Anyway, the way I see it, guns do buy us our freedom, but not in the sense the gun nuts would have us believe. I believe they buy it because by keeping the right to own them sacred, we are forced to keep the rest of the rights set out in the first 10 amendments sacred, too.
 

jetsetter

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I do agree in a way with some of your argument. Those who seem all to ready to do away with the second amendment should ponder how they would feel if some were calling to do away with the first amendment. I consider both amendments equally important.
 

Momentum57

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You do have to give it those founding fathers. Their words were well thought out, well written, and fully debated. It took 202 years after its initial submission but the 27th amendment passed in 1992 if you can say one thing we take the constitution seriously.
 

shesquint

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You do have to give it those founding fathers. Their words were well thought out, well written, and fully debated. It took 202 years after its initial submission but the 27th amendment passed in 1992 if you can say one thing we take the constitution seriously.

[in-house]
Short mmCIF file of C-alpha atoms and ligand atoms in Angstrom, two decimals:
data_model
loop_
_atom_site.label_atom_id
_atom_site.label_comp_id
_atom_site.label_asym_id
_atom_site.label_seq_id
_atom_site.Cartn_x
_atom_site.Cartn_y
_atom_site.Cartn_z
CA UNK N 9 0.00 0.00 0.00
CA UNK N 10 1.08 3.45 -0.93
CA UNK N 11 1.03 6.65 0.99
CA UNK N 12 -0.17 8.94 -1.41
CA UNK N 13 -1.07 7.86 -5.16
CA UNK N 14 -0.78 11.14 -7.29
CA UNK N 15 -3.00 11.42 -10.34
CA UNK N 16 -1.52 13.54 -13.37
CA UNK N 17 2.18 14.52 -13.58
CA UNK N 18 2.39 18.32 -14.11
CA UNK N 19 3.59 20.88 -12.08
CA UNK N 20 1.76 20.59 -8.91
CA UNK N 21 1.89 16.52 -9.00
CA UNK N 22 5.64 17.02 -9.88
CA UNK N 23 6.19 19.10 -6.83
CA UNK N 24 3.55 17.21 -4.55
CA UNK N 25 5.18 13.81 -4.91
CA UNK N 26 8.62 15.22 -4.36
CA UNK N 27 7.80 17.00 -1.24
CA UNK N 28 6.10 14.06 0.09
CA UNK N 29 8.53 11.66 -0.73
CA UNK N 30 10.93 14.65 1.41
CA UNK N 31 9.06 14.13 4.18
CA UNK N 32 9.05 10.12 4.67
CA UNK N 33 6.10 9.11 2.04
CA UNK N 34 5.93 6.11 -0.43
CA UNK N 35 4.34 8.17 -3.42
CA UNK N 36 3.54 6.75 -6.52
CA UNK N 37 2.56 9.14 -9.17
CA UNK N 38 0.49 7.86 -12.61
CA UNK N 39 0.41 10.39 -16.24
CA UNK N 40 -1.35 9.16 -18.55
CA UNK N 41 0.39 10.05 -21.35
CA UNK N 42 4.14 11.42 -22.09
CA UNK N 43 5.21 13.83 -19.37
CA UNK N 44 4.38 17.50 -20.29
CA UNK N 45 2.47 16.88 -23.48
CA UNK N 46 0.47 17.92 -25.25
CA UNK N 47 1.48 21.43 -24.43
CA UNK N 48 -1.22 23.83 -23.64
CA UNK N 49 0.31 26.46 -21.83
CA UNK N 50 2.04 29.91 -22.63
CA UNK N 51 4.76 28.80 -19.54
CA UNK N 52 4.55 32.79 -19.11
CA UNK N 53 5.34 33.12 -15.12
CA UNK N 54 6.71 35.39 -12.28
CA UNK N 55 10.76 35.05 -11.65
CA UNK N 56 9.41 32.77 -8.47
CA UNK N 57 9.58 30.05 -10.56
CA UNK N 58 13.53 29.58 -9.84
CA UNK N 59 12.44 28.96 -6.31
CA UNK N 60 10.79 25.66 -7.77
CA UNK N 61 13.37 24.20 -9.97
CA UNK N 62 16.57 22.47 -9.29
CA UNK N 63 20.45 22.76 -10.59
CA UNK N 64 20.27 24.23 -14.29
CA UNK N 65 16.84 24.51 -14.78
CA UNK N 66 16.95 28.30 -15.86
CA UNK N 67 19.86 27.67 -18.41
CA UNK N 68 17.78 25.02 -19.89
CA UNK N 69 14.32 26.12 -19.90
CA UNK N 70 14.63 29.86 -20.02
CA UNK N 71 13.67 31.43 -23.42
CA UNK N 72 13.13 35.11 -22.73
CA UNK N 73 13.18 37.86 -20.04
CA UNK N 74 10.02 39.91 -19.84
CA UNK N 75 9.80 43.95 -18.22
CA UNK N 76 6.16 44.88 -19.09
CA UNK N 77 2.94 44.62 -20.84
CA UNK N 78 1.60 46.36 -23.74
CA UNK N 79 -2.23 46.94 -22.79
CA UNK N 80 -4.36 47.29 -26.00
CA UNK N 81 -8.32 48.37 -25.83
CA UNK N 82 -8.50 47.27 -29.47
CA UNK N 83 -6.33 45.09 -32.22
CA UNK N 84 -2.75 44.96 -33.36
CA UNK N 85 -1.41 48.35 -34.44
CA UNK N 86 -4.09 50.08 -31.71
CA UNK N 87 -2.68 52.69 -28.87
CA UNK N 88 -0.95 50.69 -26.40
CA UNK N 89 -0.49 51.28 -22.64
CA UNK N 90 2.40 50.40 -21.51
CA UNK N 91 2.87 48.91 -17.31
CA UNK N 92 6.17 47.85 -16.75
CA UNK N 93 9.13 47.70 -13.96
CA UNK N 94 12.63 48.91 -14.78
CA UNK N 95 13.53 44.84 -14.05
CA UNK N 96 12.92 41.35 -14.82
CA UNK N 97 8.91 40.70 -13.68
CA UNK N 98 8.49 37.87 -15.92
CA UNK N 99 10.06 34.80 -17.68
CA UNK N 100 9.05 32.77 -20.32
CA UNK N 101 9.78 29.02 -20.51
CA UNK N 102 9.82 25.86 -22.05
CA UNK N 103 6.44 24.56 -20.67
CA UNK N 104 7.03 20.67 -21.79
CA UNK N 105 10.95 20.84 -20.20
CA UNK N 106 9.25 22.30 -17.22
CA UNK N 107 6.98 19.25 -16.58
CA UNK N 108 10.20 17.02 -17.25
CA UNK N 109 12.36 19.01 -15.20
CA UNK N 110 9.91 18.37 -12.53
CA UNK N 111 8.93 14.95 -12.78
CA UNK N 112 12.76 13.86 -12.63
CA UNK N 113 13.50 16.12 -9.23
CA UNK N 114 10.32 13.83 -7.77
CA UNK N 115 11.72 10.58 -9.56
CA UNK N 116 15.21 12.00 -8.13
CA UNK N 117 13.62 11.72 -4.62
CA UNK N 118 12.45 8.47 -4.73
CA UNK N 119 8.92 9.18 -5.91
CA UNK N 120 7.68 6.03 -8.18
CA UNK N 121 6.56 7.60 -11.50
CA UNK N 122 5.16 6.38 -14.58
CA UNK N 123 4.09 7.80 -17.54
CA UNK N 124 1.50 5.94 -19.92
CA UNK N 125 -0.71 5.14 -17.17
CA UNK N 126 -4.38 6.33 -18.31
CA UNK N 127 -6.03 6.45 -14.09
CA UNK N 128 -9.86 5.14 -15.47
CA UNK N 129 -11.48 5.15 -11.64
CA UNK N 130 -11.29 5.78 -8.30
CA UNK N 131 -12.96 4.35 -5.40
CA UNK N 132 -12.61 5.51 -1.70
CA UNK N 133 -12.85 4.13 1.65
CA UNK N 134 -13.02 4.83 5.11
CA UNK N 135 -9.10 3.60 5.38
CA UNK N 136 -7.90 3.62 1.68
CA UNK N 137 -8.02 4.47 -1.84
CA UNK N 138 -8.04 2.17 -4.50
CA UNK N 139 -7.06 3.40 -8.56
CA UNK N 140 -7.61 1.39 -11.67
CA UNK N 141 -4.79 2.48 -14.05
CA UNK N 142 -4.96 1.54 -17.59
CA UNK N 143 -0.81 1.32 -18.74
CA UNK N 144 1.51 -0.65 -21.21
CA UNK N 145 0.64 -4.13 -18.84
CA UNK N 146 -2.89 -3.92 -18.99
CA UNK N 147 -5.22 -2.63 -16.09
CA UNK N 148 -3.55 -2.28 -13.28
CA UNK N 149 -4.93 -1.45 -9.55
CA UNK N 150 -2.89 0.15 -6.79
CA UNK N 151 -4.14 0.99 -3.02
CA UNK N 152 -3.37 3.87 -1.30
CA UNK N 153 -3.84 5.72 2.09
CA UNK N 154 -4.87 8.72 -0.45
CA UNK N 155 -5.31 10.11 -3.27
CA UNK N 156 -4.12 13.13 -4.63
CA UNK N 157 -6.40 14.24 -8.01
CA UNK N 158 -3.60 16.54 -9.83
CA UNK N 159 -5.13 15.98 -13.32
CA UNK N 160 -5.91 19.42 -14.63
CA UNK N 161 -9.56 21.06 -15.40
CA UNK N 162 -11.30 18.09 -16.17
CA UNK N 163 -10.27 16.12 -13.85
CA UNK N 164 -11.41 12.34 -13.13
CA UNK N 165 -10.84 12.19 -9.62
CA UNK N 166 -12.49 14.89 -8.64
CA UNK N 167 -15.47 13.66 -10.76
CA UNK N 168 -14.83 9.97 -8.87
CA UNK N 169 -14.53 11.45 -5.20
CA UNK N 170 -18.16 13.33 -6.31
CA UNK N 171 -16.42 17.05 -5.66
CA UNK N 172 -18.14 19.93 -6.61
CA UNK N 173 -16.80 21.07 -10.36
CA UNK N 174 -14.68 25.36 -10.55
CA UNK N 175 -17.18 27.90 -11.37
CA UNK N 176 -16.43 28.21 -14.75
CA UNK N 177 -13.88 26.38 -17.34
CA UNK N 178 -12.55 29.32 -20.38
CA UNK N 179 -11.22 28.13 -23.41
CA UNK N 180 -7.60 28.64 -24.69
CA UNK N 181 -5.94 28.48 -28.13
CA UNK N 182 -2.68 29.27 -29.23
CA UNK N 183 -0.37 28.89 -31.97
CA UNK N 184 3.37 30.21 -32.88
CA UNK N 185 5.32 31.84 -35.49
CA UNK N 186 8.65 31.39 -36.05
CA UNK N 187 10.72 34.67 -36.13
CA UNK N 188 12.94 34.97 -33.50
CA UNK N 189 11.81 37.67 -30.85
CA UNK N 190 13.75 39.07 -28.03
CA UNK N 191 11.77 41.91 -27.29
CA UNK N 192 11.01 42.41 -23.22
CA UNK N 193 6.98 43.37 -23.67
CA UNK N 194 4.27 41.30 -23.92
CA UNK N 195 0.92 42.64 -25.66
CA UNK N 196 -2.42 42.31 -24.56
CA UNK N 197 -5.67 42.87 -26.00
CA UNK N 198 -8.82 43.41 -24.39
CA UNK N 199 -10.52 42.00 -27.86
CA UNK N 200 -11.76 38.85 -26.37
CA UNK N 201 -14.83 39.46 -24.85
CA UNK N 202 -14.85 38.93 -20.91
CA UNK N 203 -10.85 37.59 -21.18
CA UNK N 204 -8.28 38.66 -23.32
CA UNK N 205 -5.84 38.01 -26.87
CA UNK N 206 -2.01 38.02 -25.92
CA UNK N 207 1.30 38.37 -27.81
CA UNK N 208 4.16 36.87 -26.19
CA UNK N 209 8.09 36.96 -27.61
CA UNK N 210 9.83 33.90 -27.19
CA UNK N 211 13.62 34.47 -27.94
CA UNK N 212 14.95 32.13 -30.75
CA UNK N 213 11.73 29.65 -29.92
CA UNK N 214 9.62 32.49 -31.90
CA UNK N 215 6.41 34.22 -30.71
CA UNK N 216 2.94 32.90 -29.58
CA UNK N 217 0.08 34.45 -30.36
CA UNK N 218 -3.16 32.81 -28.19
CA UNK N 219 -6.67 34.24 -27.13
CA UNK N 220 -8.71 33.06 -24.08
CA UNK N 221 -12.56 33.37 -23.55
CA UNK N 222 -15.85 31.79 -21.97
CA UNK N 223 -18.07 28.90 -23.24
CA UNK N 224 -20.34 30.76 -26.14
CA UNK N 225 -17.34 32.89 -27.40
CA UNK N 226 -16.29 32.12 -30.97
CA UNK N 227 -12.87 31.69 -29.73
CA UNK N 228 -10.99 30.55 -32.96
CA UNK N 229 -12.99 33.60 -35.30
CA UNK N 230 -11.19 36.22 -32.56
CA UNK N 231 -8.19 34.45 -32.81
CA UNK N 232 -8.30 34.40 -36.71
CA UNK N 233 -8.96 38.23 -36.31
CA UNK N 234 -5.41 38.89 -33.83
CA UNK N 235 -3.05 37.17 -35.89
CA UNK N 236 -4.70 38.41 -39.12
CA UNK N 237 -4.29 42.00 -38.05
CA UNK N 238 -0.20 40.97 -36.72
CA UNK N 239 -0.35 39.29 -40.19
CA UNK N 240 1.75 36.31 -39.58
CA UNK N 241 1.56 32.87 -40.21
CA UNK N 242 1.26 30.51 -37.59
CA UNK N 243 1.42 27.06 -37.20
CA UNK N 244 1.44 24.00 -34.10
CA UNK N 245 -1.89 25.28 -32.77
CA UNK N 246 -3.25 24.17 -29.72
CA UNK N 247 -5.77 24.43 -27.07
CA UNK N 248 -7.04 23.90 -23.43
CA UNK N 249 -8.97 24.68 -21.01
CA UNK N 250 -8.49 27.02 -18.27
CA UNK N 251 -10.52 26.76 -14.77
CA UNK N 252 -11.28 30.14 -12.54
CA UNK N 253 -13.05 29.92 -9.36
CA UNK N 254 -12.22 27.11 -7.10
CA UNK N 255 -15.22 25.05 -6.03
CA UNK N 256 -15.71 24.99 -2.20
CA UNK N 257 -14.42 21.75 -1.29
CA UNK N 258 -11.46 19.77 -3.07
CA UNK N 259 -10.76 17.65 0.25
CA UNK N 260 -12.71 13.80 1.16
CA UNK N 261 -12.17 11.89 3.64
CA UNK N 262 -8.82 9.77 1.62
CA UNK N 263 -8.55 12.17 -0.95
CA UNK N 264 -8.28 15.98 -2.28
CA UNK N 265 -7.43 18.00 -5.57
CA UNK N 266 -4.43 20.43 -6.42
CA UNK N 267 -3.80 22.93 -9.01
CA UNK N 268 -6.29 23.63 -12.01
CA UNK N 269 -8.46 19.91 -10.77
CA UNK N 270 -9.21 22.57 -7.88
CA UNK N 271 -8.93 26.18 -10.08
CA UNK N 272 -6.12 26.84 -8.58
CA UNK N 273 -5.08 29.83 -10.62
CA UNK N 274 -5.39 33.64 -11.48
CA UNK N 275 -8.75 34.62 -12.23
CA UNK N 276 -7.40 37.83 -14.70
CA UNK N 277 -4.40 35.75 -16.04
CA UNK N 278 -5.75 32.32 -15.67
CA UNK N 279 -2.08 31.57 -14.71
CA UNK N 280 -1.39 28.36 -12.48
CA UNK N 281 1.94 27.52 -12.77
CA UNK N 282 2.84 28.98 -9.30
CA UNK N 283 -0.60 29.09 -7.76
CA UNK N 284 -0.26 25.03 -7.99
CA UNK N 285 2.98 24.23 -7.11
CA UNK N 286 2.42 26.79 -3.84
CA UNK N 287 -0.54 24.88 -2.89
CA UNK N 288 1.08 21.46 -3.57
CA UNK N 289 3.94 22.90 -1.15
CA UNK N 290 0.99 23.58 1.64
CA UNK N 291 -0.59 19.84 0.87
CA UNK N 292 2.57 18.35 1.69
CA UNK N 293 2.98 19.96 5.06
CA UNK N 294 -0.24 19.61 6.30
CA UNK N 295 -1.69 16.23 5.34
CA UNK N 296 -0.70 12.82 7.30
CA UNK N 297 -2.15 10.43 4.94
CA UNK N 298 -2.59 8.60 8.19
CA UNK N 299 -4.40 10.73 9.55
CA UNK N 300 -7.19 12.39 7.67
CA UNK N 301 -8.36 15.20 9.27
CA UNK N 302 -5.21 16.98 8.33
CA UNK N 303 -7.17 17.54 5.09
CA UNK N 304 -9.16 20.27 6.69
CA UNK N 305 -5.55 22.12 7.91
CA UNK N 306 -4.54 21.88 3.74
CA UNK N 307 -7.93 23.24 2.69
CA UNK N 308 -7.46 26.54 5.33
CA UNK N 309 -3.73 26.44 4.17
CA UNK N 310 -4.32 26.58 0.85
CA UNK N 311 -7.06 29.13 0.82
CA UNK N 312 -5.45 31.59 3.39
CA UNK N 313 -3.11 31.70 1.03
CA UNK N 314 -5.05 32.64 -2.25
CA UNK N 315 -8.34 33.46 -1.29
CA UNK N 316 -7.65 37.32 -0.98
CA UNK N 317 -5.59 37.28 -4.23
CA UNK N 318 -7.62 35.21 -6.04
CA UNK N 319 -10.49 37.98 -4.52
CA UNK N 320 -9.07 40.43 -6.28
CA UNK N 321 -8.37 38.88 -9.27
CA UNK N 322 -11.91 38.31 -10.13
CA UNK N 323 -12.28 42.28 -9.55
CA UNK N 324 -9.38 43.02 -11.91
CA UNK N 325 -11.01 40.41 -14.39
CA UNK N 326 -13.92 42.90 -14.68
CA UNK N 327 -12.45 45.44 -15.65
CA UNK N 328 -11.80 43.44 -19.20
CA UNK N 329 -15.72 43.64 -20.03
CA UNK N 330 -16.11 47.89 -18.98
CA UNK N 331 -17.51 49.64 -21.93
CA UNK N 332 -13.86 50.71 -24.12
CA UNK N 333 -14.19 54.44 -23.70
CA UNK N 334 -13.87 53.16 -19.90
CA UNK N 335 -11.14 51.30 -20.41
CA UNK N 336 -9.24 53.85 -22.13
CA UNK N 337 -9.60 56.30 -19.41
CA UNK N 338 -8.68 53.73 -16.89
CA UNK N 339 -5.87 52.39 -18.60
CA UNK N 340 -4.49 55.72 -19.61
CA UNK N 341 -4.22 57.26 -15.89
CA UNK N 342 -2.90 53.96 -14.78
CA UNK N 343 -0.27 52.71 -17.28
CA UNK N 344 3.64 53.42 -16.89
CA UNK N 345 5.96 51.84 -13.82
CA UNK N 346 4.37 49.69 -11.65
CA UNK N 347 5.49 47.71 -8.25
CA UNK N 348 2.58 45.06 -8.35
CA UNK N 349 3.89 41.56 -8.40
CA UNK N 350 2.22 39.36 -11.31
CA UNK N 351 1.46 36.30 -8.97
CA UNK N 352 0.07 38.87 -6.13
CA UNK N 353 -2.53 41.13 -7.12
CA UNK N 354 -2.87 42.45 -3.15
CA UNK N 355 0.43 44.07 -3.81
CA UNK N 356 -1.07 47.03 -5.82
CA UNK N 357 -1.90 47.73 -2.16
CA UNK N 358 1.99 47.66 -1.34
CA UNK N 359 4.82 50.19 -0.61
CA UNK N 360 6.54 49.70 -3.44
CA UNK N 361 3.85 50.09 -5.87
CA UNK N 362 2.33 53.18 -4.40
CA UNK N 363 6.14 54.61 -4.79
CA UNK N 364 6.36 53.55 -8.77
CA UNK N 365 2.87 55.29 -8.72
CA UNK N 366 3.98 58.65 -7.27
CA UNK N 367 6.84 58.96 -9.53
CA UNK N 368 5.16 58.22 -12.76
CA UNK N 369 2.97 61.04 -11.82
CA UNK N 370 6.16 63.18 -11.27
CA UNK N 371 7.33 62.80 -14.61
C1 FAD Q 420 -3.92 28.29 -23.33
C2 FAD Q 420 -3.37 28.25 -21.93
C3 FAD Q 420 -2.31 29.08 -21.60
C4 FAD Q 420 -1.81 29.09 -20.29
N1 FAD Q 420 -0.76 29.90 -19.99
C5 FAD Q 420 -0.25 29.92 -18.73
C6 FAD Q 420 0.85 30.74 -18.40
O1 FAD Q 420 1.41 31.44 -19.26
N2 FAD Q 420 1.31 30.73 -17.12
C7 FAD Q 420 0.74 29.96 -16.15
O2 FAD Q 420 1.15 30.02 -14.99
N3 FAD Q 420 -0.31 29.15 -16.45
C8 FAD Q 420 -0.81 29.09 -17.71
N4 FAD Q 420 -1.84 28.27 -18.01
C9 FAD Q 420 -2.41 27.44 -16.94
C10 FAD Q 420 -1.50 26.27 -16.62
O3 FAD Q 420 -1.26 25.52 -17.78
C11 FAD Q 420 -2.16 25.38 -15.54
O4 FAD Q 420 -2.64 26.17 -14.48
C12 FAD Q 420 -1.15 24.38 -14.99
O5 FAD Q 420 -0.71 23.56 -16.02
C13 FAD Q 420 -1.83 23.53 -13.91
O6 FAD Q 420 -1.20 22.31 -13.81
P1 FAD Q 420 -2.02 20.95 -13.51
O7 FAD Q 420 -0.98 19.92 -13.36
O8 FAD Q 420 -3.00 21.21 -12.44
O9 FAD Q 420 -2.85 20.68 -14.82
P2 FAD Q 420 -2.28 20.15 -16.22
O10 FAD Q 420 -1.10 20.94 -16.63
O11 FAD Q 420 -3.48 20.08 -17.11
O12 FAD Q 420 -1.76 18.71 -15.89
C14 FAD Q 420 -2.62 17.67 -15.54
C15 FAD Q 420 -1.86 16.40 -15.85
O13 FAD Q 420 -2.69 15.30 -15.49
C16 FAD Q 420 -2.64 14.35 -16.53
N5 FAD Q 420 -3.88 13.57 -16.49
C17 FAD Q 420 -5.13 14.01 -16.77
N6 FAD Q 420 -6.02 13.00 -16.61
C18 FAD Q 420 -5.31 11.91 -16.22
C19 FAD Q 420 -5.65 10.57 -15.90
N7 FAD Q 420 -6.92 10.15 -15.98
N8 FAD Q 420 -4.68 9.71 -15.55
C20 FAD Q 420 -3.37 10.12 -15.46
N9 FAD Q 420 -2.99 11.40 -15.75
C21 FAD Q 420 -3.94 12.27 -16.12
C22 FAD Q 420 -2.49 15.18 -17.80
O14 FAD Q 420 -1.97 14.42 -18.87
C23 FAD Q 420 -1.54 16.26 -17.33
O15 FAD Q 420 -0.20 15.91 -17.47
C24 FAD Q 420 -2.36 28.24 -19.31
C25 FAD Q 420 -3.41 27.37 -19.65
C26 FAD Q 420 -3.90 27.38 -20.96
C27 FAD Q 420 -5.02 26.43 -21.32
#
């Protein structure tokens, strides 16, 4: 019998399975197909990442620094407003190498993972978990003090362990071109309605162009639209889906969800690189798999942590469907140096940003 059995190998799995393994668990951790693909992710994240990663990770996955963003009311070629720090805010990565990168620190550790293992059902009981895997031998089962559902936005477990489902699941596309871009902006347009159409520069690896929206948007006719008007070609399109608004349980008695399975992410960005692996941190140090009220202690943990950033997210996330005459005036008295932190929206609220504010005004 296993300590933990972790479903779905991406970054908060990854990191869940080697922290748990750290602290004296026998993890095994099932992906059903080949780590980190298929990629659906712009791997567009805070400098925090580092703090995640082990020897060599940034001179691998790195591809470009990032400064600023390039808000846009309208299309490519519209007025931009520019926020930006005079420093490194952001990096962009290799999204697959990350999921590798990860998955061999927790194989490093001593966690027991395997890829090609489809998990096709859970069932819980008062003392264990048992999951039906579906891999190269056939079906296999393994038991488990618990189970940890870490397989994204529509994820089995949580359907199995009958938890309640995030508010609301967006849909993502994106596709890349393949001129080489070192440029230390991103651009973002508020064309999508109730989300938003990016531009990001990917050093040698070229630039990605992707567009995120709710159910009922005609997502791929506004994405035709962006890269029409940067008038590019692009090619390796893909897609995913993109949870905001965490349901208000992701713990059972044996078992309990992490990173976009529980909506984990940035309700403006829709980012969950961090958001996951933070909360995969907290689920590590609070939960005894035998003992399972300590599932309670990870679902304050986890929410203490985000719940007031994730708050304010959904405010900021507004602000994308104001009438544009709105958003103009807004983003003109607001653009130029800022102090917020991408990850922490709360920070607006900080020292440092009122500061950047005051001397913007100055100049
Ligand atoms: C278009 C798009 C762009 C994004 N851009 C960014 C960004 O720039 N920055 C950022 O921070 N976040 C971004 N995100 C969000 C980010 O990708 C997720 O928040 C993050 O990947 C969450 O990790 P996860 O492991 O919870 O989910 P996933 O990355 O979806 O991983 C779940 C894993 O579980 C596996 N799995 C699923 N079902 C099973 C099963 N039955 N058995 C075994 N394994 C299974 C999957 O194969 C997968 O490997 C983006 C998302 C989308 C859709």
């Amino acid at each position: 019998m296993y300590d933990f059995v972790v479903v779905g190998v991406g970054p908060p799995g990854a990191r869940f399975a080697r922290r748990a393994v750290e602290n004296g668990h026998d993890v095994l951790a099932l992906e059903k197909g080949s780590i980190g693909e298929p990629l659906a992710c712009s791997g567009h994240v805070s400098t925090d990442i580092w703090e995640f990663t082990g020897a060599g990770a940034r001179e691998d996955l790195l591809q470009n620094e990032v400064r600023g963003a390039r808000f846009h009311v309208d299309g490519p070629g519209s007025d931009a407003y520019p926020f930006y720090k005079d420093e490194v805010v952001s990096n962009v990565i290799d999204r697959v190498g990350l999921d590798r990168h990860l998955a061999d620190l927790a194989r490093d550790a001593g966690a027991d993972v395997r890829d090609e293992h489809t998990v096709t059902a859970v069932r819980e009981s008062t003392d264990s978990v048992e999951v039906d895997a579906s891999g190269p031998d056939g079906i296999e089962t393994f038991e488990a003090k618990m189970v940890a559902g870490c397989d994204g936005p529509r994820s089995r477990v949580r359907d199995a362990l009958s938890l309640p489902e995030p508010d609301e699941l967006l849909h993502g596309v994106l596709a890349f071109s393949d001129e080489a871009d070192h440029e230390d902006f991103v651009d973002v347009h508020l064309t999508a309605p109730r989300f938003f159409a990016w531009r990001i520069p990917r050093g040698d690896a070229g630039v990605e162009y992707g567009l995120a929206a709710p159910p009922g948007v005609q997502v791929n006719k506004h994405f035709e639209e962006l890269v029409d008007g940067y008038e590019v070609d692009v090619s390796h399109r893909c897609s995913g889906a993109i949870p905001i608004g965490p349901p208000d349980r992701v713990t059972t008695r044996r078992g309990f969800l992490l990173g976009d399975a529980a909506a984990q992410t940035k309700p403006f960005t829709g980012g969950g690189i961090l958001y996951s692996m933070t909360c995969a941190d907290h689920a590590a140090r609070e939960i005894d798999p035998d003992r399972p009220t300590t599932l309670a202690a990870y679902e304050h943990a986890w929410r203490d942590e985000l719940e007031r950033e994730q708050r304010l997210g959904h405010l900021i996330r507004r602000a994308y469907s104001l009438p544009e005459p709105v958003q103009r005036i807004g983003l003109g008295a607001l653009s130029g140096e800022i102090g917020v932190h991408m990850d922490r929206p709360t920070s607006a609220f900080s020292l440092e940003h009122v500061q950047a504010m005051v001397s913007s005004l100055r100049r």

Yep, which is precisely why I'm not calling for the 2nd Amendment to be changed or abolished even though I, personally, don't like guns at all. :D
 

BlaRo

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So your not policing guns, your policing thoughts. Even more difficult and despicable, what you would have is people less willing to seek help from qualified mental health professionals out of fear they would lose the right to operate any dangerous instrument (like a car).
Hardly. You're arguing two extremes here: either give everybody a gun like passing out candy at a fair or have the Thought Police intrude in people's homes to determine whether they swore loudly in the last 72 hours. And in a country where 90% of depression cases go untreated, I don't think the "psychopath" problem is as strong a case as the criminal aspect.